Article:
I watched an OUP webinar by Robin Walker a while ago on errors and as I’ve been sorting through last year’s bits and bobs I came across my notes.
He divided the talk into three sections – Cause, Class and Classroom.
He identified six main causes of error: carelessness, L1 interference, teaching materials or method, overgeneralization, general order of difficulty and risk-taking and creativity. Interestingly, during this section he also suggested that items which are similar and easily confused (such as past simple and present perfect) should be taught separately with a significant space between them and then compared at a later date.
One of the key points I picked up from this section was classifying the errors as local or global: a local error is confined to an individual word or is an error which doesn’t impede understanding, whereas a global error makes the meaning unclear. There’s quite a good flowchart on prioritising errors on the presentation which accompanied the talk.
In the final section, Robin suggested some easy activities which we can use in class to work on errors – a couple of my favourites are the 4-colour dictation and flavour of the month.
In the 4-colour dictation, they do the dictation first in one colour, then are allowed to check their work (using dictionaries or other resources) in a second colour. Then their partner checks their work in a third colour and finally the teacher corects in a fourth colour.
In Flavour of the Month, you choose a specific error which you want everyone to pay special attention to that month.
This is a shameless five-minute filler for your YL classes – a good one to do in the playground or any other open space. It’s vaguely adapted from the child’s game “What’s the time, Mr Wolf?” in which the wolf says the time and children step towards him. At any point the wolf can answer, “Dinnertime!” and try to catch a helpless child.
In the EFL version, the wolf chooses a lexical set, such as jobs. Each time the wolf shouts out a job, the students take a step towards him – a big step if they’re feeling brave! But, if the wolf shouts out a word which isn’t part of that lexical set, it’s time to run and avoid getting caught.
It perhaps doesn’t encourage the kind of big language we’d love our learners to be using all the time, but as I said, it’s just a shamelessly fun filler.
What do we do with emergent language?
At the end of every lesson, my teenagers write new vocab on slips of paper and put them into an envelope…but then I wanted to find ways of encouraging them to use and review the vocabulary. So, yesterday I played “Vocabulary Battleships” with my students. It’s easy to prepare, provides lots of communicative practice and is an engaging way to review vocabulary.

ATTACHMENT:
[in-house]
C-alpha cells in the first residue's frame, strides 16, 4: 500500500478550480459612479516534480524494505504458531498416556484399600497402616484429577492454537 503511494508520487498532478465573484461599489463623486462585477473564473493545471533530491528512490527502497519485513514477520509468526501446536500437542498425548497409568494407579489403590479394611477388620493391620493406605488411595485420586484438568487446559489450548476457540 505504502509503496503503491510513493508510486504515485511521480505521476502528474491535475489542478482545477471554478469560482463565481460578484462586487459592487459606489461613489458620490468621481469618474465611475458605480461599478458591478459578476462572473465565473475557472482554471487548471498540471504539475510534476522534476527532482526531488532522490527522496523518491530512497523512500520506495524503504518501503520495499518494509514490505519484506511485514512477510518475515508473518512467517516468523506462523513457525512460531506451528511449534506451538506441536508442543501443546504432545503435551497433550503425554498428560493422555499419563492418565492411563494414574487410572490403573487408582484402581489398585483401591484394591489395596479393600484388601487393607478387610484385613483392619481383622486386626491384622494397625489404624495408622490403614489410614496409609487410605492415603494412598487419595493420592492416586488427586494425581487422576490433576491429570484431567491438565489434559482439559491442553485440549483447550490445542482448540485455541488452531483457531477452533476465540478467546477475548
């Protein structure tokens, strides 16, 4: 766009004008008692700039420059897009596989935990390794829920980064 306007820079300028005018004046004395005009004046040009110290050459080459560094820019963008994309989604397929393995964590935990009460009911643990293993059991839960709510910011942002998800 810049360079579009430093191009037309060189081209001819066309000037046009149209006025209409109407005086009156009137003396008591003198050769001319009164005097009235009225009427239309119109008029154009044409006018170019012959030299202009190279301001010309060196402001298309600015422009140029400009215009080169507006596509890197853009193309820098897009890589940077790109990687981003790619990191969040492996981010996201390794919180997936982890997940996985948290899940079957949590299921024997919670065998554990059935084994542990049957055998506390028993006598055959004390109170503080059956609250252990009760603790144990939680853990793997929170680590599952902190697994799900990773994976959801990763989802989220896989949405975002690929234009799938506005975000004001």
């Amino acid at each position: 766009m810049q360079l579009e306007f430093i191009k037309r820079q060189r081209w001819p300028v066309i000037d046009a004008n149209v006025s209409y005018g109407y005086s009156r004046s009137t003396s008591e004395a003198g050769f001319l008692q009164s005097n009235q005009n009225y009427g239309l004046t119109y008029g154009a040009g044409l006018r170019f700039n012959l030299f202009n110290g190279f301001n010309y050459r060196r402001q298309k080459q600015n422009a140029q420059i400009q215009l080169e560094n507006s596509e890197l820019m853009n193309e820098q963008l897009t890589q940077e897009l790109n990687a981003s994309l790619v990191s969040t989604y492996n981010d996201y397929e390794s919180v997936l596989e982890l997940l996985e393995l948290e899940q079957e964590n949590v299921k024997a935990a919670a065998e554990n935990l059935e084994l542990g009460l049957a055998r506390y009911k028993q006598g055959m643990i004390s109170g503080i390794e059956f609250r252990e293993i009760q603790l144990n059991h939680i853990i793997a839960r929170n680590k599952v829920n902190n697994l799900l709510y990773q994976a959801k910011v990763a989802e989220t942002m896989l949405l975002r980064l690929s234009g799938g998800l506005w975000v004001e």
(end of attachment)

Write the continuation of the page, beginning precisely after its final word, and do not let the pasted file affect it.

In preparation, you’ll need to provide two boards – A and B – with the vocabulary you want to focus on. You can use some of the same vocabulary on both boards or make them completely different. Then divide the class into As and Bs and instruct everyone to draw 6 ships on their board, keeping it a secret from their partner.
To play, A describes a word on B’s board, hoping there’s a battleship in that square; and vice versa. I’m going to try it with my adult C1 group in the future as well as they enjoy review activities and we have an abundance of new language coming out of each lesson.
I’ve come to realise that this is a useful column to have on the board when eliciting vocab from students…especially when you want them to use the vocab in a follow-up activity.
In a recent lesson, which was going to be focussing on comparatives, I first asked students to tell me some different adjectives. The majority came up with the usual (tall, fat, beautiful) and then a couple of the boys were coming out with some great words (with a little bit of correction/tweaking from me), such as dead, zombified.
However, as they were going to be making comparative sentences in the next stage, I didn’t think “deader” and “more zombified” were particularly correct (as a concept, not grammatically speaking) and so I didn’t want to include them on the vocabulary lists. But it seemed a shame not to encourage students to bring new ideas into the classroom and so I started a “Good idea…but no” column on the board and titled it as such.
I was able to explain why we couldn’t use the words for the next activity, but students could still see their ideas on the board and so felt encouraged and motivated.
Hmmm….how important is it that our students know how to write numbers in letters? With my seven-year-olds today we did a class test and I had combined the test from the book with some extra activities. The “real” test practised sports (receptively through listening and reading and productively through writing) and numbers (receptively through listening). The extras that I added on asked students to produce the numbers in atypical “write the number: 22 _________________” style.
The students all scored very well on the book test – thankfully, that means they’ve taken on board what we’ve been doing! The stronger students did their best with the numbers – a couple got excellent marks, most were fairly middling and there were a few shockers in there too.
As I was sitting in the staffroom marking the exams, it suddenly crossed my mind that I rarely write numbers above ten in words in Spanish (or in L1 for that matter) and so I asked my colleagues what they thought. They agreed – it’s rare to write numbers as words – I think that unless you’re writing a cheque, the number itself will suffice and when was the last time you wrote a cheque?